Fiber adds bulk to your stool and softens them, which helps facilitate regular bowel movements instead of you getting backed up and causing constipation. Regular bowel movements means your digestive system is running efficiently, so food doesn't have the chance to accumulate in your gut and cause gas.

Foods rich in fiber (which means they're high in prebiotics) include beans and lentils, grains, asparagus, and chicory root. For a more comprehensive list of the best prebiotic foods, check out this post!

2. Cut back on the dairy

As we mentioned earlier, if you're lactose intolerant or your body has a hard time digesting lactose, the end result can be trapped wind, bloating, and stomach discomfort.

Try limiting the amount of dairy you consume (so foods like milk, yogurt, and cheese) to see if this helps relieve your trapped wind. If you do end up finding out that dairy just doesn't sit well in your stomach, the good news is there are plenty of alternatives to foods that normally contain dairy for you to continue eating.

There's almond, coconut, and soy milk. Hard cheeses like cheddar, Swiss, mozzarella, colby, and Monterey Jack are also lactose-free (or contain super low amounts).

3. Take up yoga

When you think about yoga, relieving trapped wind might not be one of the first things that come to mind but it can definitely help out on that front. Not only is yoga a great stress reliever but it's good for gut motility and preventing trapped wind. Here are 13 yoga stretches for improved digestion to get started.

4. Try low FODMAP

FODMAP stands for fermentable oligosaccharides, disaccharides, monosaccharides, and polyols. These are carbohydrates your intestines have trouble digesting and absorbing, the end result being trapped wind or gas.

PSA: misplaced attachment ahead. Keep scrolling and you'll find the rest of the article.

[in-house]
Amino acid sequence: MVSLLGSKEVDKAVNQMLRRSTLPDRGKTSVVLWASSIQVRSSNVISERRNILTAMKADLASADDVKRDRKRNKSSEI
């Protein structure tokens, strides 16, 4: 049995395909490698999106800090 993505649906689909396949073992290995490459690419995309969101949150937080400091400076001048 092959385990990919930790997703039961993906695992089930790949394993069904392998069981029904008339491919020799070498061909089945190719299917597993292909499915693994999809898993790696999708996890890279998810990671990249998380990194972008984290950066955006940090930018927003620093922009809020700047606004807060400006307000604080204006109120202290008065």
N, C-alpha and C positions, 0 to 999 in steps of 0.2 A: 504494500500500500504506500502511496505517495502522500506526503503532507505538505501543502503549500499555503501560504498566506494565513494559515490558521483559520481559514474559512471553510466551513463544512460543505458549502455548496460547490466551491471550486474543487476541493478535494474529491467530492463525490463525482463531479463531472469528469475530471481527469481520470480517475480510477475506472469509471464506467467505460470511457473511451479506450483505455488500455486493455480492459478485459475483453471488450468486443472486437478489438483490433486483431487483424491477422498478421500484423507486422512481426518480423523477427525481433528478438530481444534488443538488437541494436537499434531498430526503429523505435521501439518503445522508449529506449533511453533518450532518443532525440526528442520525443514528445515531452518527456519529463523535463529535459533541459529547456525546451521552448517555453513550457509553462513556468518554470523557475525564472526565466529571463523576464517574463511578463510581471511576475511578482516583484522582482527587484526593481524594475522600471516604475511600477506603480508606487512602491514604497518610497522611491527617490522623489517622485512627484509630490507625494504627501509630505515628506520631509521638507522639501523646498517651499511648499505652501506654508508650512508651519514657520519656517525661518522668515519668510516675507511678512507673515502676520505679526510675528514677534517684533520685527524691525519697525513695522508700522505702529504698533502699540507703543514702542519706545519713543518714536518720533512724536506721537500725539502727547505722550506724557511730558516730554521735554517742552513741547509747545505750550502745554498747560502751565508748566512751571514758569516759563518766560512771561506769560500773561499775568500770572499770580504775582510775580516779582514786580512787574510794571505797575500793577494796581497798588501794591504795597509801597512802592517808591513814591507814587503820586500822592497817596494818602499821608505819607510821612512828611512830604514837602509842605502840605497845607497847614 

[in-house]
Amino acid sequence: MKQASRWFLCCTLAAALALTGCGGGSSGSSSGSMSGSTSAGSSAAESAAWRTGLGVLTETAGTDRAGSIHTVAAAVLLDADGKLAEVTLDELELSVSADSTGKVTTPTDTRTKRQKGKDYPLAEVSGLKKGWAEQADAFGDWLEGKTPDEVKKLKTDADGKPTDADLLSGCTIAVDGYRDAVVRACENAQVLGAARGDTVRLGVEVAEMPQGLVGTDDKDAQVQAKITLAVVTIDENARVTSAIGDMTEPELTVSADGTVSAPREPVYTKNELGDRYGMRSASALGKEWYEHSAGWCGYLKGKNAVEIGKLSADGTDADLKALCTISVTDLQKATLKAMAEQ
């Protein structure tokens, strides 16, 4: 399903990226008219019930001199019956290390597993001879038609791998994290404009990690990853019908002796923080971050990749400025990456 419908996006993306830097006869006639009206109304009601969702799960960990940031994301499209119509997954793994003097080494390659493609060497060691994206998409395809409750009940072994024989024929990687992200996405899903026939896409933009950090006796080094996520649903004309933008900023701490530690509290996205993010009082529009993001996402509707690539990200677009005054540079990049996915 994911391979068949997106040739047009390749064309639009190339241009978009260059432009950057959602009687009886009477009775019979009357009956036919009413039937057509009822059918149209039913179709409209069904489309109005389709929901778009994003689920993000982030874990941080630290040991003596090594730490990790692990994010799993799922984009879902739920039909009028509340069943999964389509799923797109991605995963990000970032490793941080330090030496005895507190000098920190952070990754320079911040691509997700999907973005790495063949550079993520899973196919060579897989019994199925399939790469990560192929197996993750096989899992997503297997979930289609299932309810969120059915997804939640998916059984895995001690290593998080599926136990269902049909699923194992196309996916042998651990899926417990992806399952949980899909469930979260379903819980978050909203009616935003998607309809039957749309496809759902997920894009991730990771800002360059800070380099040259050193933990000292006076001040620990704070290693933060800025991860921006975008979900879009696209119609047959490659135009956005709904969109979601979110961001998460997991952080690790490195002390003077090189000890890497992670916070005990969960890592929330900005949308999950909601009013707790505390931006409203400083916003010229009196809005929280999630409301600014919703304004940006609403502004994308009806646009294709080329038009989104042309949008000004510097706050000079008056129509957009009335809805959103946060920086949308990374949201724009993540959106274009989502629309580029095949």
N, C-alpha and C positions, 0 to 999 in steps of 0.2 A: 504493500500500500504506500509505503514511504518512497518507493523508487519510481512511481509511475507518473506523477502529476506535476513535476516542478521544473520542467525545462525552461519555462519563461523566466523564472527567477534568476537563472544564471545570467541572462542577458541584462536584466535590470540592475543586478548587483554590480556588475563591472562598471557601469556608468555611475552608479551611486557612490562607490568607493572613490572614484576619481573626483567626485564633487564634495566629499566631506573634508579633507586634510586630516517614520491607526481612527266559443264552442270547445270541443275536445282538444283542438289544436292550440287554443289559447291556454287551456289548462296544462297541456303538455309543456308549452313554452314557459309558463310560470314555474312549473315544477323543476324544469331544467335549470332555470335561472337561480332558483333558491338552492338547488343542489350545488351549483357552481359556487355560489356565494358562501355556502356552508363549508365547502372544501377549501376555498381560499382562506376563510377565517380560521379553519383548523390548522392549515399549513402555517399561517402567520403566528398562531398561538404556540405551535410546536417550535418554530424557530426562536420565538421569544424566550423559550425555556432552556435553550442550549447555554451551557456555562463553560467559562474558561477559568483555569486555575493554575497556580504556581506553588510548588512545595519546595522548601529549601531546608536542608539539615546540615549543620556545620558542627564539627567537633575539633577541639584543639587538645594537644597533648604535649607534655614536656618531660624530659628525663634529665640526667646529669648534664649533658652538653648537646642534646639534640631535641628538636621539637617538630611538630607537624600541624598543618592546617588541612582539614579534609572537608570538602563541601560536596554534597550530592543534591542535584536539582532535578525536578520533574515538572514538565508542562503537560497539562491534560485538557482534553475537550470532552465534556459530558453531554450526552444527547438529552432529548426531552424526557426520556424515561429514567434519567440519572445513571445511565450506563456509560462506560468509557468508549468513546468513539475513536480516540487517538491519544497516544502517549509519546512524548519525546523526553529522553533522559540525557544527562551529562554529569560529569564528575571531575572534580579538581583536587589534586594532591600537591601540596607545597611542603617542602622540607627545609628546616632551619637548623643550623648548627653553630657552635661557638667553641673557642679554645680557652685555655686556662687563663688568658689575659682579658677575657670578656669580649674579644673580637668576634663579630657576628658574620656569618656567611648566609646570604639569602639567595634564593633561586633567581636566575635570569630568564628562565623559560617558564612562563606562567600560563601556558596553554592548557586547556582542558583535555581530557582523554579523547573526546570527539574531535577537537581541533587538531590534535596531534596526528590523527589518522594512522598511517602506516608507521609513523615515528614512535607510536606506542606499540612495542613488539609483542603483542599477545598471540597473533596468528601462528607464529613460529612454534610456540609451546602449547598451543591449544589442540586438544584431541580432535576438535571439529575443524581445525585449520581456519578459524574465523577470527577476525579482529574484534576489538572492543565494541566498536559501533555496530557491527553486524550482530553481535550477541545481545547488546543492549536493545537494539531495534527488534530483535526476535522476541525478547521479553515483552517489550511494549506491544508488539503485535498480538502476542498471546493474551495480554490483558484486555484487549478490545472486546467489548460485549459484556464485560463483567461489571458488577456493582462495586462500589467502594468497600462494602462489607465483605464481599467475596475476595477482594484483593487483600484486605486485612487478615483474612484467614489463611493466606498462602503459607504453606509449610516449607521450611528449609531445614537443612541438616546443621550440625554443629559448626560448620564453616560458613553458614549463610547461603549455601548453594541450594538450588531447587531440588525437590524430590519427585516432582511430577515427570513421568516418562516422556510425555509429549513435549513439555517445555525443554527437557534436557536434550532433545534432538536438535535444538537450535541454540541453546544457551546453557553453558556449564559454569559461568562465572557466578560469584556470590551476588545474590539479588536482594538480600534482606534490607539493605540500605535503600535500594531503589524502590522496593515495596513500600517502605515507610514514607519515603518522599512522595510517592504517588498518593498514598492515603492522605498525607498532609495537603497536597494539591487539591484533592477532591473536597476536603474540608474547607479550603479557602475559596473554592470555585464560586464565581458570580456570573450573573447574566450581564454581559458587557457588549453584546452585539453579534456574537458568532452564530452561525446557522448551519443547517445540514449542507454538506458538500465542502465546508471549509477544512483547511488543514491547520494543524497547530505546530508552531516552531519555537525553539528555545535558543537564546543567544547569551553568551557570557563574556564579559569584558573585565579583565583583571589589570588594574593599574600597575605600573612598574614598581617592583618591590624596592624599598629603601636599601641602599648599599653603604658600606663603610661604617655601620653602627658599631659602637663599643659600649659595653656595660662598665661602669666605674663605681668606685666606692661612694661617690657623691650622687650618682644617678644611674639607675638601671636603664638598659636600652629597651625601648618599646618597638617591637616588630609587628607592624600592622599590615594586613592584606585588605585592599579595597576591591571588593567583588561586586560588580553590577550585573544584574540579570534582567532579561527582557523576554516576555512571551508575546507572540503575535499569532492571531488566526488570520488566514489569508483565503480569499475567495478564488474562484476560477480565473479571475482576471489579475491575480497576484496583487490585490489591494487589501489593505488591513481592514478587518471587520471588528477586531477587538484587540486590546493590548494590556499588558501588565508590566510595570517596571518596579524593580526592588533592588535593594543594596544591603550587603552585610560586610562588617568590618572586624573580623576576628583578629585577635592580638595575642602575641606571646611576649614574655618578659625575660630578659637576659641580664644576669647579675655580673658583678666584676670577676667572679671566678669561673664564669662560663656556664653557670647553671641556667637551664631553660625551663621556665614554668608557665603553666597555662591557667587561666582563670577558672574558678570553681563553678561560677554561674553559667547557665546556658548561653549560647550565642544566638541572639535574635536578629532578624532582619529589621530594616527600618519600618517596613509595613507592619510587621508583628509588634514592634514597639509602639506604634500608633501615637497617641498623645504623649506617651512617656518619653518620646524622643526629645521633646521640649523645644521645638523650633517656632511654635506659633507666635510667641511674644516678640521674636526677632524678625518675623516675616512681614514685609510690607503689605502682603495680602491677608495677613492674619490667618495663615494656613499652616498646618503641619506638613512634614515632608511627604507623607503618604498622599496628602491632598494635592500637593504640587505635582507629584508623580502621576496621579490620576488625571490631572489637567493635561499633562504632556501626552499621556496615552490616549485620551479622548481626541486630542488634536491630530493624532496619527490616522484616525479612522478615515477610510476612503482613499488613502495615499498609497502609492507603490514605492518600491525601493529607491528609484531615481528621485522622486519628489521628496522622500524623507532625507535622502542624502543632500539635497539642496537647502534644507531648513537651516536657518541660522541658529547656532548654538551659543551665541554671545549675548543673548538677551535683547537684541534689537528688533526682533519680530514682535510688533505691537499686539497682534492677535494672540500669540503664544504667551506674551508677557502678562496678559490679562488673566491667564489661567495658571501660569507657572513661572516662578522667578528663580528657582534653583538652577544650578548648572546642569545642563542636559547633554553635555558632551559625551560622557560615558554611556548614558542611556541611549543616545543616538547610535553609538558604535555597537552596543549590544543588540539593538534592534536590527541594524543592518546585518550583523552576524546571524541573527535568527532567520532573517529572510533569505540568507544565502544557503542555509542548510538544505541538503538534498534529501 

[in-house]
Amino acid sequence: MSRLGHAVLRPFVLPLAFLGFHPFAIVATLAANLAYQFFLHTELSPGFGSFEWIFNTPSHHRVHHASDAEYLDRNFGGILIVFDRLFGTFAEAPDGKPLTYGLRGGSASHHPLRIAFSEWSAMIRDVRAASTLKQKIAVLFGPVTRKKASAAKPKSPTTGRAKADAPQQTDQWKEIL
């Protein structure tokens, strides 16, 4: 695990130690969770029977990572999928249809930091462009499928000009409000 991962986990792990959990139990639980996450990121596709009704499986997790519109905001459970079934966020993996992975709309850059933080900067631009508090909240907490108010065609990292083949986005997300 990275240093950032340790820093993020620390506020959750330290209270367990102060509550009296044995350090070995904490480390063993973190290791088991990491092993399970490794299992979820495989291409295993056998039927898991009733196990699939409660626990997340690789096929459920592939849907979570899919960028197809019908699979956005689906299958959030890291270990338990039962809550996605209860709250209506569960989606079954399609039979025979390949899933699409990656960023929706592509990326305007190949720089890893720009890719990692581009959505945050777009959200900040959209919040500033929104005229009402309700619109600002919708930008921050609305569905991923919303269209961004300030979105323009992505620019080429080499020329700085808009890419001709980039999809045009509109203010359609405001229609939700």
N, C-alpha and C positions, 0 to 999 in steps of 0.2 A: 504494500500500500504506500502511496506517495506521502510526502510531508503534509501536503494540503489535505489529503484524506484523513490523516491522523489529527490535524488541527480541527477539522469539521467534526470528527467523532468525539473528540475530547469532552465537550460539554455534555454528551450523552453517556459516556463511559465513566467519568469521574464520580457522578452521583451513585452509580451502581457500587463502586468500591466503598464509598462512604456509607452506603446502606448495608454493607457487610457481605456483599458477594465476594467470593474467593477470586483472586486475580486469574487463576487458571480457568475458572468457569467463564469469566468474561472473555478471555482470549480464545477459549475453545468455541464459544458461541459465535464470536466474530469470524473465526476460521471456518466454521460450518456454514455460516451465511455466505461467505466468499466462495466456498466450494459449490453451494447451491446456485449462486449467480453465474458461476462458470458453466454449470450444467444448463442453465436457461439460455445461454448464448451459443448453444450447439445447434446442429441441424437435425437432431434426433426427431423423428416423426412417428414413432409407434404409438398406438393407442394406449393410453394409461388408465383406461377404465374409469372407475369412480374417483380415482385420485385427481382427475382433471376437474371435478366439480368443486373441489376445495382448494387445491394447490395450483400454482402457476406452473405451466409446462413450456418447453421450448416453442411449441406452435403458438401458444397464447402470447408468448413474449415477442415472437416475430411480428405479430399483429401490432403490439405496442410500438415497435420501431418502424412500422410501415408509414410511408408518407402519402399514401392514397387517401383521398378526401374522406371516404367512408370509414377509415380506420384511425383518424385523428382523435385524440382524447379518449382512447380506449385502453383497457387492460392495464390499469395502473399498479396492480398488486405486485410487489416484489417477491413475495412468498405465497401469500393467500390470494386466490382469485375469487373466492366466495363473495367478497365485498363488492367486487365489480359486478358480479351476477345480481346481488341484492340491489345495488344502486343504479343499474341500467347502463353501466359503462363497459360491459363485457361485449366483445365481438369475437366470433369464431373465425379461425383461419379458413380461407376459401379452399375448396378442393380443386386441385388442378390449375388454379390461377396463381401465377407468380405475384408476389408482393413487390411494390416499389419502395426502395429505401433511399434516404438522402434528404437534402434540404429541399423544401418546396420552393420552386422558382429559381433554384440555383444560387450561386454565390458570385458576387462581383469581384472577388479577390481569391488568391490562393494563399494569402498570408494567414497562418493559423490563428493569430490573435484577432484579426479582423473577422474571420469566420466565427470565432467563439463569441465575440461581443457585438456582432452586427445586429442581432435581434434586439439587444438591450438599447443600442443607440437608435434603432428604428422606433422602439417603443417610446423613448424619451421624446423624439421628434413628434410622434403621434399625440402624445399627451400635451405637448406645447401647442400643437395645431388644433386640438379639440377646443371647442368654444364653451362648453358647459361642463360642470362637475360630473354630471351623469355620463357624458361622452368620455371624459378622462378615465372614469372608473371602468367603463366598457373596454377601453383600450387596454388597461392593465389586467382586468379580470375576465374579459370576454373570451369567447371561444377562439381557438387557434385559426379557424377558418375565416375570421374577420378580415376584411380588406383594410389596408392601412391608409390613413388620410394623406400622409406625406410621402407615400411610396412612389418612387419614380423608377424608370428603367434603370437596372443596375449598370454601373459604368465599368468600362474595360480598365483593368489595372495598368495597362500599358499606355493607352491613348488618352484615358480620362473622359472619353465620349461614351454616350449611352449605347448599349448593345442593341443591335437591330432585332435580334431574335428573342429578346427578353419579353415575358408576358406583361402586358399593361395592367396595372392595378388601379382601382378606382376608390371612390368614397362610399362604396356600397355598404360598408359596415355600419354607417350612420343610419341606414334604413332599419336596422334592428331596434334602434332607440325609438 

Low FODMAP is an elimination diet designed to help you pinpoint food triggers that may be giving you issues. Once you can identify the specific foods causing problems, you want to slowly reintroduce eliminated foods so that you can get back to a more balanced diet.

5. Get your body moving

Physical activity encourages the muscles in your digestive system to keep pushing food through. Know that physical activity doesn't mean you have to get a strenuous HIIT (High Intensity Interval Training) workout in or anything like that.

Simply going for a walk can keep your digestive system running smoothly and help alleviate trapped wind pain. Research shows walking can also increase your life expectancy.

6. Sip on some peppermint tea or oil

Peppermint tea can help soothe the digestive system and ease bloating, abdominal pain, and trapped wind. In fact, one review of studies found that peppermint oil provided relief from symptoms in those with IBS.

7. Take your time when eating

Simply taking the time to chew your food more can do wonders for relieving trapped wind. It actually helps with digestion by breaking the food down more before it reaches your stomach. This cuts down on trapped wind and makes your colon's job easier to absorb nutrients.

About the Author

Chad Richardson is a freelance writer from Cincinnati, OH who also enjoys going to the gym and doing his best Arnold Schwarzenegger impersonation, scrolling through Netflix trying to find a new binge-worthy show, and catching a game to root on his hometown sports teams.

About the Author